King Nebuchadnezzar is one of the most well-known Babylonian kings (see Ancient Empires - Babylon), primarily from his experiences with the prophet Daniel (see also Nebuchadnezzar's Dream and Nebuchadnezzar The Believer).

The Babylonian Empire

"In his days Nebuchadnezzar king of Babylon came up, and Jehoiakim became his servant three years; then he turned and rebelled against him. And The Lord sent against him bands of the Chaldeans, and bands of the Syrians, and bands of the Moabites, and bands of the Ammonites, and sent them against Judah to destroy it, according to the word of The Lord which he spoke by his servants the Prophets. Surely this came upon Judah at the command of The Lord, to remove them out of his sight, for the sins of Manasseh, according to all that he had done, and also for the innocent blood that he had shed; for he filled Jerusalem with innocent blood, and The Lord would not pardon.

Now the rest of the deeds of Jehoiakim, and all that he did, are they not written in the Book of the Chronicles of the Kings of Judah? So Jehoiakim slept with his fathers, and Jehoiachin his son reigned in his stead." (2 Kings 24:1-6 RSV)

Egypt's time was over; Babylon was beginning its turn as the superpower (Babylon later fell to Persia, Persia later fell to Greece, Greece later fell to Rome).

"And the king of Egypt did not come again out of his land, for the king of Babylon had taken all that belonged to the king of Egypt from the Brook of Egypt to the river Euphrates." (2 Kings 24:7 RSV)

The siege of Jerusalem began during the reign of Jehoiachin. Like most imperialistic kings, Nebuchadnezzar came to visit his troops in the country that he conquered. He returned to Babylon with his prize, Jehoiachin, the deposed king of Judah. In his place, Zedekiah was installed as Nebuchadnezzar's vassal (i.e. an obedient stooge) king.

"Jehoiachin was eighteen years old when he became king, and he reigned three months in Jerusalem. His mother's name was Nehushta the daughter of Elnathan of Jerusalem. And he did what was evil in the sight of The Lord, according to all that his father had done.

At that time the servants of Nebuchadnezzar king of Babylon came up to Jerusalem, and the city was besieged. And Nebuchadnezzar king of Babylon came to the city, while his servants were besieging it; and Jehoiachin the king of Judah gave himself up to the king of Babylon, himself, and his mother, and his servants, and his princes, and his palace officials. The king of Babylon took him prisoner in the eighth year of his reign, and carried off all the treasures of the house of The Lord, and the treasures of the king's house, and cut in pieces all the vessels of gold in the temple of The Lord, which Solomon king of Israel had made, as The Lord had foretold. He carried away all Jerusalem, and all the princes, and all the mighty men of valor, ten thousand captives, and all the craftsmen and the smiths; none remained, except the poorest people of the land.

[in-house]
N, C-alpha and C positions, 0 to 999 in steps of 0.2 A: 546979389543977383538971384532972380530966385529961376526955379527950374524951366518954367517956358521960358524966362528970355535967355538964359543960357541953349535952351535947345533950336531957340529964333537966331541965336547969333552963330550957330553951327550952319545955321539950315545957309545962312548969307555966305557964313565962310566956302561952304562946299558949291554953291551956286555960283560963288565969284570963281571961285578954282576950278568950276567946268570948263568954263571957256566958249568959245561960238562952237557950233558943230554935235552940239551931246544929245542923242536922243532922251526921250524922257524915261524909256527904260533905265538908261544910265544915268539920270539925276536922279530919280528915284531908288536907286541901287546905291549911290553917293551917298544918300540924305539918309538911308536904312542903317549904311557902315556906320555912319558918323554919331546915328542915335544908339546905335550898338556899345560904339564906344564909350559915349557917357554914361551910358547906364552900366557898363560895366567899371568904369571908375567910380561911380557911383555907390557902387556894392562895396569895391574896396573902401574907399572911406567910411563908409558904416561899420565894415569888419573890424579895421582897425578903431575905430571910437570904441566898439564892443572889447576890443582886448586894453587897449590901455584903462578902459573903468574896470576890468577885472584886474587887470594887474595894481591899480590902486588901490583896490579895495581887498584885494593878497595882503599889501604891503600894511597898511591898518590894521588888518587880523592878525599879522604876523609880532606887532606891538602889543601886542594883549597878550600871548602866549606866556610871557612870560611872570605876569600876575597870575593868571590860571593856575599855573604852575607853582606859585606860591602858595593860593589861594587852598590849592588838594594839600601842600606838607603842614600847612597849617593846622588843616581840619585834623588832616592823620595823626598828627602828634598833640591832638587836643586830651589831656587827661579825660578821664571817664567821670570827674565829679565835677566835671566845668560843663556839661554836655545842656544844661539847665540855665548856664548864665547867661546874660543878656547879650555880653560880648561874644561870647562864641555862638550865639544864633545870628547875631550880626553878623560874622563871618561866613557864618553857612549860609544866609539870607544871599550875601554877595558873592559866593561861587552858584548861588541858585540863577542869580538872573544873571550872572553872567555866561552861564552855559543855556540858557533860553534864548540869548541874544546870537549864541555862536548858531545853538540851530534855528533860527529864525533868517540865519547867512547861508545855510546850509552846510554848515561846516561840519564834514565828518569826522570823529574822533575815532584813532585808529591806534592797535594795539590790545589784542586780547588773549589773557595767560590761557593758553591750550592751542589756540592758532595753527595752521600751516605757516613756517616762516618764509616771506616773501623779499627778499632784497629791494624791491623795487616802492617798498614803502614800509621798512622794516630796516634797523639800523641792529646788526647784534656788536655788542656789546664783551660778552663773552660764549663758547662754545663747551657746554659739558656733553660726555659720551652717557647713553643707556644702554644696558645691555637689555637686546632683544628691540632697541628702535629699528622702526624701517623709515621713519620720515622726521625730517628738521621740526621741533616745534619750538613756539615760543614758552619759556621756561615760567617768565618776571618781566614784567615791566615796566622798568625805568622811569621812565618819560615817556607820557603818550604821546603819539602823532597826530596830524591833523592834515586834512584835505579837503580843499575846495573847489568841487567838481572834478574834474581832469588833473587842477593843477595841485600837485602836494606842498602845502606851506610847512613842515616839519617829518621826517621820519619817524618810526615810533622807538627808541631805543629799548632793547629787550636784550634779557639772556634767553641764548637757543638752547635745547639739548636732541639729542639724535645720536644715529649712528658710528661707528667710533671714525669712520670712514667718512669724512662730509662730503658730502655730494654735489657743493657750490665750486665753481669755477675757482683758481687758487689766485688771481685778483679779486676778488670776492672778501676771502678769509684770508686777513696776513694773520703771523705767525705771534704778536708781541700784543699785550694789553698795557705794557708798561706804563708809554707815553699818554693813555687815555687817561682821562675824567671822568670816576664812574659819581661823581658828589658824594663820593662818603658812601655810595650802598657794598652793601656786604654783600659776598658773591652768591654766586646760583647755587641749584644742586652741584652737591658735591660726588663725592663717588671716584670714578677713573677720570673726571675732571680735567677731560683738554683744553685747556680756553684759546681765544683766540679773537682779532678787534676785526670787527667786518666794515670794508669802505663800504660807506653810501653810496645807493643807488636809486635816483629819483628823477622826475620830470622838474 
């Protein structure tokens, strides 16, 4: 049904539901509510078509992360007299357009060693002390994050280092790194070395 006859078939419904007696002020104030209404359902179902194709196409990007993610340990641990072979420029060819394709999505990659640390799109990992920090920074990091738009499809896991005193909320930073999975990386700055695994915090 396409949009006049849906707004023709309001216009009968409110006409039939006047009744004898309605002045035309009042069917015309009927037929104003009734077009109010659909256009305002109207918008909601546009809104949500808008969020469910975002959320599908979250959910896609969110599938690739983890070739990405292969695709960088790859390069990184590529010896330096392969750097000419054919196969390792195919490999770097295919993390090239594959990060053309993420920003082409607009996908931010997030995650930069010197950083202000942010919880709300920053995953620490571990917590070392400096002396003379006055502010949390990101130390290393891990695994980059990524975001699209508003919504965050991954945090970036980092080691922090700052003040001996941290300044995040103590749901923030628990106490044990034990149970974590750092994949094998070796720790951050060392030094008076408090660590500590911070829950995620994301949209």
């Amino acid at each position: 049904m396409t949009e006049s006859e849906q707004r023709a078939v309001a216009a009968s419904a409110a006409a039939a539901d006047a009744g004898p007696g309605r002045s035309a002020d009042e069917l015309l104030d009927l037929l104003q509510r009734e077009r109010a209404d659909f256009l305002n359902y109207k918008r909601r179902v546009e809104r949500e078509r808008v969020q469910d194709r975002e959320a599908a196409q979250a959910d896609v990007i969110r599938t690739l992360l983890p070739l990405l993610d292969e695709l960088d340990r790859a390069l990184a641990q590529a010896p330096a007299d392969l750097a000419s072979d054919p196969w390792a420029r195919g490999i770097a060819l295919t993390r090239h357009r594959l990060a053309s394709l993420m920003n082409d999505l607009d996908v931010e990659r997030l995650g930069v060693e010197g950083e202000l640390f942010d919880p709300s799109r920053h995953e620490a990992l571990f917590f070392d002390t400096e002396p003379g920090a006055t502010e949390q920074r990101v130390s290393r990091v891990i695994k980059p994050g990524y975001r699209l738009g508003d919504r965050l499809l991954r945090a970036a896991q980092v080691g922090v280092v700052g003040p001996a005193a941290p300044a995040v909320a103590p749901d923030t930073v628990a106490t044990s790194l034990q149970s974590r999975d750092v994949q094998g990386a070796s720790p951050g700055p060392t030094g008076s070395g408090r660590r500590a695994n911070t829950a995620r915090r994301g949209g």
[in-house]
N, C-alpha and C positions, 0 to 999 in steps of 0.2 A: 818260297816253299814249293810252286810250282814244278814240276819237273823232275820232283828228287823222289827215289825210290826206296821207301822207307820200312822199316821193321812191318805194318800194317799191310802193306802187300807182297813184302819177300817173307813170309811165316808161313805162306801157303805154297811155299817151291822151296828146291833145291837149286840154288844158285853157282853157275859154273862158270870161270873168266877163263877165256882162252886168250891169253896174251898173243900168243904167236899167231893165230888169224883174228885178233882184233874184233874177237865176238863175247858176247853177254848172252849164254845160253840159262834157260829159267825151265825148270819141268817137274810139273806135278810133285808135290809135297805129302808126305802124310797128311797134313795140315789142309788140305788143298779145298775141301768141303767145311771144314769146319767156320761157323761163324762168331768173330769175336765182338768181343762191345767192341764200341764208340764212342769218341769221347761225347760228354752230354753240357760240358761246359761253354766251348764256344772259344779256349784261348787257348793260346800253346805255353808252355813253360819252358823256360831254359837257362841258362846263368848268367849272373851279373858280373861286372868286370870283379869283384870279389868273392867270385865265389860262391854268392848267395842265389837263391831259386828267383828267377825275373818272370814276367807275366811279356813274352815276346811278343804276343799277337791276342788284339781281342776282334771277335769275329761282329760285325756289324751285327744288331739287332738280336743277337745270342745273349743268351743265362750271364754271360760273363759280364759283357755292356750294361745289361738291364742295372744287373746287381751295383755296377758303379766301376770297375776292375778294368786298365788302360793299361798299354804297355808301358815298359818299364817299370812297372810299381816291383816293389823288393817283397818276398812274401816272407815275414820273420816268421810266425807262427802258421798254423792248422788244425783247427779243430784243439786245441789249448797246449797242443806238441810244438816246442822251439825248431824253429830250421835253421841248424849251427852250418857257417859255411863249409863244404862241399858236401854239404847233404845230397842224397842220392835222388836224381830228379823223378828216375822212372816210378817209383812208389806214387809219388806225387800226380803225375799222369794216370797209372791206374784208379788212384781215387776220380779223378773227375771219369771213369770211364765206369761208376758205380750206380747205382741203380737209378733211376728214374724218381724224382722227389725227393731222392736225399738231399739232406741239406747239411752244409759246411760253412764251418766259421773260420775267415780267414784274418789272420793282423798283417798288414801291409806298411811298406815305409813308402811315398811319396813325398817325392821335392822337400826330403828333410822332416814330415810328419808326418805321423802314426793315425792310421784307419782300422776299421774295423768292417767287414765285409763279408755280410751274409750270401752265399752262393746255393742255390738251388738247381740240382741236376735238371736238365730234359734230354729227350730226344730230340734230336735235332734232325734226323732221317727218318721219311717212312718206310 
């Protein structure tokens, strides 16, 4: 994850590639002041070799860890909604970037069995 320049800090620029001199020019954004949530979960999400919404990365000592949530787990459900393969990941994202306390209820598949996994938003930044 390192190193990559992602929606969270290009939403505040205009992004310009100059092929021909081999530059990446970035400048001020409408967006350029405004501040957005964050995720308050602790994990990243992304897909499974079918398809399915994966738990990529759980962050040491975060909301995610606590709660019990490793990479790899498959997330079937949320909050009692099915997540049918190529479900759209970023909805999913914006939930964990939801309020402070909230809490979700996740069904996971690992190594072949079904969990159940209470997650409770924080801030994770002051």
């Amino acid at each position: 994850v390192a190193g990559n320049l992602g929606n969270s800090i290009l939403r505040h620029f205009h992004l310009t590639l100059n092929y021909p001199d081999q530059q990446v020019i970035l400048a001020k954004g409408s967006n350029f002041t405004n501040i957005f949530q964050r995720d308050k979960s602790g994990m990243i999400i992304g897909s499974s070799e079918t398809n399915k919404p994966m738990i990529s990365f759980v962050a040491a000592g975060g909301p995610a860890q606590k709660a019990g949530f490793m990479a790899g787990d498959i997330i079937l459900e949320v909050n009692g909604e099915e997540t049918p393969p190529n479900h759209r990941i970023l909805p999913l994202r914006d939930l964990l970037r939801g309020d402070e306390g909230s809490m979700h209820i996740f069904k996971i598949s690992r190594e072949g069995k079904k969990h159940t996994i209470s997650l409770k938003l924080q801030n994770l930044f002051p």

And he carried away Jehoiachin to Babylon; the king's mother, the king's wives, his officials, and the chief men of the land, he took into captivity from Jerusalem to Babylon. And the king of Babylon brought captive to Babylon all the men of valor, seven thousand, and the craftsmen and the smiths, one thousand, all of them strong and fit for war. And the king of Babylon made Mattaniah, Jehoiachin's uncle, king in his stead, and changed his name to Zedekiah." (2 Kings 24:8-17 RSV)

2 Kings Chapter 25

Zedekiah later found his courage and patriotism and declared Judah's independence from Nebuchadnezzar's foreign interference. Nebuchadnezzar responded with a troop surge that had one purpose - to crush the independence out of the kingdom of Judah. Zedekiah was captured, blinded and taken to Babylon to be added to Nebuchadnezzar's trophies.

Into Exile

"And in the ninth year of his reign, in the tenth month, on the tenth day of the month, Nebuchadnezzar king of Babylon came with all his army against Jerusalem, and laid siege to it; and they built siegeworks against it round about. So the city was besieged till the eleventh year of King Zedekiah. On the ninth day of the fourth month the famine was so severe in the city that there was no food for the people of the land. Then a breach was made in the city; the king with all the men of war fled by night by the way of the gate between the two walls, by the king's garden, though the Chaldeans were around the city. And they went in the direction of the Arabah. But the army of the Chaldeans pursued the king, and overtook him in the plains of Jericho; and all his army was scattered from him. Then they captured the king, and brought him up to the king of Babylon at Riblah, who passed sentence upon him. They slew the sons of Zedekiah before his eyes, and put out the eyes of Zedekiah, and bound him in fetters, and took him to Babylon." (2 Kings 25:1-7 RSV)

The city, the Temple and almost everything else (see Raiders Of The Lost Ark) was destroyed.

"In the fifth month, on the seventh day of the month - which was the nineteenth year of King Nebuchadnezzar, king of Babylon - Nebuzaradan, the captain of the bodyguard, a servant of the king of Babylon, came to Jerusalem. And he burned the house of The Lord, and the king's house and all the houses of Jerusalem; every great house he burned down. And all the army of the Chaldeans, who were with the captain of the guard, broke down the walls around Jerusalem." (2 Kings 25:8-10 RSV)

Fact Finder: Both the The Northern Kingdom of "Israel" and The Southern Kingdom of "Judah" eventually fell because they made themselves crooked. How is it that The Messiah will be a better builder - of a Kingdom that will never fall?
See The Lord's Plumb Line